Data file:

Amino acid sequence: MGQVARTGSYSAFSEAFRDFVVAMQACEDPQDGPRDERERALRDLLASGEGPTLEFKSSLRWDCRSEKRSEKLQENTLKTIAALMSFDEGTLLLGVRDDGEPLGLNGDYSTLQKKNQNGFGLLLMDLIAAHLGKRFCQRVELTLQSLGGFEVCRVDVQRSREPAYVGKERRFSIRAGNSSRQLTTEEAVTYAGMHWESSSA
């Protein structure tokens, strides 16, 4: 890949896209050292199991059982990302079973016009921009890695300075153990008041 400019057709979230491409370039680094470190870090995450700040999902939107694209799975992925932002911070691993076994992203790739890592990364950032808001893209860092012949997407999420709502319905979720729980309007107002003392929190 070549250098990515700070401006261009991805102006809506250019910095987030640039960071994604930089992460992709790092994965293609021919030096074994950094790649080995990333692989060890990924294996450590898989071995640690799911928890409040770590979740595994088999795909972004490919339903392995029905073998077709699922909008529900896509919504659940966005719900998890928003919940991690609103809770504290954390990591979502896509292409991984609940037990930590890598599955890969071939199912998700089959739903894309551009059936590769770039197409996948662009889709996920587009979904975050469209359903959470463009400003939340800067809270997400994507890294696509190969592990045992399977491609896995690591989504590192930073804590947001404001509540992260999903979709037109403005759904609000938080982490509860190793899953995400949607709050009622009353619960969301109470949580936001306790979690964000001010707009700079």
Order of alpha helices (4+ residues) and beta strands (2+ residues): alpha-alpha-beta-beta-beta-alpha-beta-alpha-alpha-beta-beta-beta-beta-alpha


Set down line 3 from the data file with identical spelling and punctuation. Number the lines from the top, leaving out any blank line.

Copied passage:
Order of alpha helices (4+ residues) and beta strands (2+ residues): alpha-alpha-beta-beta-beta-alpha-beta-alpha-alpha-beta-beta-beta-beta-alpha